Tuesday, February 23, 2016


For the first time in over fifteen years of awareness about PGP, I met someone who actually wanted to use it.  I got to set trust on a key and see this awesome menu:
Please decide how far you trust this user to correctly verify other users' keys (by looking at passports, checking fingerprints from different sources, etc.)

1 = I don't know or won't say
2 = I do NOT trust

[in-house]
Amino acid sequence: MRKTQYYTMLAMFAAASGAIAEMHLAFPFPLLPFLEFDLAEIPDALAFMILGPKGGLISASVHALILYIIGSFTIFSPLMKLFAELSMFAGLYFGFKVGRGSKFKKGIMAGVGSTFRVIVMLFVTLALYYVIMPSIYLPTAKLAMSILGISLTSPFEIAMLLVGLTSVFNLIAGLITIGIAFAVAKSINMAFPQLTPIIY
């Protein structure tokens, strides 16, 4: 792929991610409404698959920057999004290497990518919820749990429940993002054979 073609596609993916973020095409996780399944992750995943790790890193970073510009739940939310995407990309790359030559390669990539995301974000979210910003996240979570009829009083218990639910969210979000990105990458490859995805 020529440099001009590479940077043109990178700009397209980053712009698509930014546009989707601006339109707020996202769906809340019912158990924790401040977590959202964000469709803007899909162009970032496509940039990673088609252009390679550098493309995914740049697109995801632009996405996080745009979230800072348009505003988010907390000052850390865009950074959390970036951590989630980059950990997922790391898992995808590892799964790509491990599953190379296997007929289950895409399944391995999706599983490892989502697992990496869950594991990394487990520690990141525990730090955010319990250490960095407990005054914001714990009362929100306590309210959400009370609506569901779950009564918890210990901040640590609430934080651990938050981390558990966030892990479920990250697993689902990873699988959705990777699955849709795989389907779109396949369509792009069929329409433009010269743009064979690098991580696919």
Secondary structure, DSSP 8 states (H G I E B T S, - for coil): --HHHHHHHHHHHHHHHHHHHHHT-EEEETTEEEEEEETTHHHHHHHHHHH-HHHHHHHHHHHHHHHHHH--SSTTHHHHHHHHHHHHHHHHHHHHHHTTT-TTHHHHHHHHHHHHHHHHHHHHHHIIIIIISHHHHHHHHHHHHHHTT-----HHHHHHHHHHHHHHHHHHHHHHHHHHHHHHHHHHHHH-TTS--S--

3 = I trust marginally
4 = I trust fully
5 = I trust ultimately

This reveals a lot about the assumptions of PGP and the problem it was trying to solve...

The menu clearly focuses on real-world identities, trying to get users to establish ‘trust’ that people correspond to the cyber-space identities. (Those digital identities are the keys: anyone with the key is indistinguishable from anyone else who has it.) Why else is the focus on “verifying” by looking at passports and fingerprints?

In short, PGP was the first Google+: built by nerds as an identity service for the masses… that failed to become mainstream.

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